Men's Health South Africa|June 2020
“I was born in Portsmouth on the south coast of England. At the age of four I started gymnastics and eventually competed for Great Britain. Gymnastics puts you in good stead for any sport and I’m so glad I did it, but at 17, I stopped competing and pursued my love of football, playing semi-professionally for two years.
In my late teens, I saw an ad in the newspaper to audition for a high-diving, acrobatic stunt show. I got the part and did live shows for three years. At 21, I spotted the name of an ex-gymnast in the credits of Casino Royale for stunts. I knew I wanted to take my talent into this area, so I found out the criteria for becoming a stunt performer in TV and film. I needed to make myself elite in six out of 12 disciplines. I was already over the line in high-diving, trampolining and gymnastics, so I took the test for those straight away and ticked them off.
That left three more and I chose kickboxing (which meant becoming a brown belt), swimming (taking the equivalent of the SAS swimming test) and scuba diving (dive master). The swimming – a lot of breathholds, treading water and swimming in clothes – was the hardest. I hadn’t done much swimming and it wasn’t natural for me. The training for that alone took me six months.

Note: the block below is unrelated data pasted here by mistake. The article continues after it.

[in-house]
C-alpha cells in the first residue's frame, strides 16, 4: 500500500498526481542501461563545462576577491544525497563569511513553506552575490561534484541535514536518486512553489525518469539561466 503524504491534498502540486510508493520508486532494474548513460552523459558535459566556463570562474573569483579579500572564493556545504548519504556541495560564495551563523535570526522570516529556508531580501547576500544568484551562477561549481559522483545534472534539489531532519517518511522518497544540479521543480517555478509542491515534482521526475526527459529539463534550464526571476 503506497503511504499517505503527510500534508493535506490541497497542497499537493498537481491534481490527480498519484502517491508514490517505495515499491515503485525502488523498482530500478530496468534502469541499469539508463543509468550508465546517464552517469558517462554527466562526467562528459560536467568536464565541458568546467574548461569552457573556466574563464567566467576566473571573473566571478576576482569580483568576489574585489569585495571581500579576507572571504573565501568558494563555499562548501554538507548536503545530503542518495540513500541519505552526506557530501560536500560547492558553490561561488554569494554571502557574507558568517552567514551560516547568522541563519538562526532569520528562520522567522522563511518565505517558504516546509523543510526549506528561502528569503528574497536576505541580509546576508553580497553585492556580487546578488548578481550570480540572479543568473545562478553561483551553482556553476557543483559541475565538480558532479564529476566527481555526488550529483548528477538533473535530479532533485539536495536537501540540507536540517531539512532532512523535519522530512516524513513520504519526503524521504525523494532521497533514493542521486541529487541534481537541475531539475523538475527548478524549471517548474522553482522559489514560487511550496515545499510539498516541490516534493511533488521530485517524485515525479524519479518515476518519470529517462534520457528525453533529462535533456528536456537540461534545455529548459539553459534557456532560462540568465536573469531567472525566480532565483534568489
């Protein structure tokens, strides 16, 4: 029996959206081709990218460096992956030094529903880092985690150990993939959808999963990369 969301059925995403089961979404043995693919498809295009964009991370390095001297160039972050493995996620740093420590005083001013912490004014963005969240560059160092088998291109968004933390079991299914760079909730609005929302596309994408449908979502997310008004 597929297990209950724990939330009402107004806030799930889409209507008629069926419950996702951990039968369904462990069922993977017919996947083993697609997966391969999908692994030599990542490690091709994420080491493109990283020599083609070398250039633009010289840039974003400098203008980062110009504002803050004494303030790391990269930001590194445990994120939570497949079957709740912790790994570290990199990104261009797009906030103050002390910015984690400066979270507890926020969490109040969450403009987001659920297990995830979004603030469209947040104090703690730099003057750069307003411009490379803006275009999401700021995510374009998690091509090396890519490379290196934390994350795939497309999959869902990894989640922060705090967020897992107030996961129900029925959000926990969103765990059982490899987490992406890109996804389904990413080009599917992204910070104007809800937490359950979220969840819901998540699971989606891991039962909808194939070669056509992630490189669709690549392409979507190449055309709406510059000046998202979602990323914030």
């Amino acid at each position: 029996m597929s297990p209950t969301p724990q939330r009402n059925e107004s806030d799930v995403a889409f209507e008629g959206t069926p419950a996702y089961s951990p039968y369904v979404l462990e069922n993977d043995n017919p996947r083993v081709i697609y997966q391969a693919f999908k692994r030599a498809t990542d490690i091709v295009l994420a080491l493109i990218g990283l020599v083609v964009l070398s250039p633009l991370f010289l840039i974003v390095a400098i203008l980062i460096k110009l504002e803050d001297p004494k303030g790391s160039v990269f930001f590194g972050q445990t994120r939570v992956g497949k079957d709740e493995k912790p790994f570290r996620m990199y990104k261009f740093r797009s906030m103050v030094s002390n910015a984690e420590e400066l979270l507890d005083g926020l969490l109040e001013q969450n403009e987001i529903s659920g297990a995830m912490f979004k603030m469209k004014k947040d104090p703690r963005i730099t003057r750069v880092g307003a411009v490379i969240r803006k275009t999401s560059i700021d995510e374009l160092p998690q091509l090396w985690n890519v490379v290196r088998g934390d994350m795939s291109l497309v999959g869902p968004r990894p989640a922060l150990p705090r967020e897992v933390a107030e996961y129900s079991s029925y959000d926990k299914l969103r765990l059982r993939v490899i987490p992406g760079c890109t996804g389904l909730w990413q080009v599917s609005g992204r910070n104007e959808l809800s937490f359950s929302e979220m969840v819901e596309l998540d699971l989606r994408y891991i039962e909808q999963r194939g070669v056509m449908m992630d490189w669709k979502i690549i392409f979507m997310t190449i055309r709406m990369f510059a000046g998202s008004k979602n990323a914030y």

The thing is, the training sort of prepares you for the industry but it’s once you’re on the stunt register that you have to learn to become a stunt performer. It’s not only the high falls and getting thrown through windows and the general smashing and crashing. It’s learning to react and mimic the movement patterns of the actor, as well as etiquette on set. You’ve got to learn as you go and learn pretty quickly because it’s a cut-throat industry.
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